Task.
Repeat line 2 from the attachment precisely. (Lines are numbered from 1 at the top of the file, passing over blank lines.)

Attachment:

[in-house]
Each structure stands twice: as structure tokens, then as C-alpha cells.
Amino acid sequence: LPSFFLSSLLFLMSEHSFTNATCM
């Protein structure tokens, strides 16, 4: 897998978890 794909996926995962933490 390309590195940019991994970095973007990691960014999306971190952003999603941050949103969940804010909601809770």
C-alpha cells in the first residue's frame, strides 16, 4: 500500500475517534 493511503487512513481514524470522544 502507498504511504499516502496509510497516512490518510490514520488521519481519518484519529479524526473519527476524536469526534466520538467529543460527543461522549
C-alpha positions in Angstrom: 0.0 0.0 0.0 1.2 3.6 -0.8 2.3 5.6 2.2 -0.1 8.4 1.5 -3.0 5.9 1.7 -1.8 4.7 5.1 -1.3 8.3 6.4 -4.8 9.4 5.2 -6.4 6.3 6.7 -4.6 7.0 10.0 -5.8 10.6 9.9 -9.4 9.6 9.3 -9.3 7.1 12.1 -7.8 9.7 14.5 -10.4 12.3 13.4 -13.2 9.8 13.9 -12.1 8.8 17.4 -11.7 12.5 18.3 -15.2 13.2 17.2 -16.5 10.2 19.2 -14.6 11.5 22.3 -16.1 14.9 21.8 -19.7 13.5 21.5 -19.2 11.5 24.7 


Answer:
Each structure stands twice: as structure tokens, then as C-alpha cells.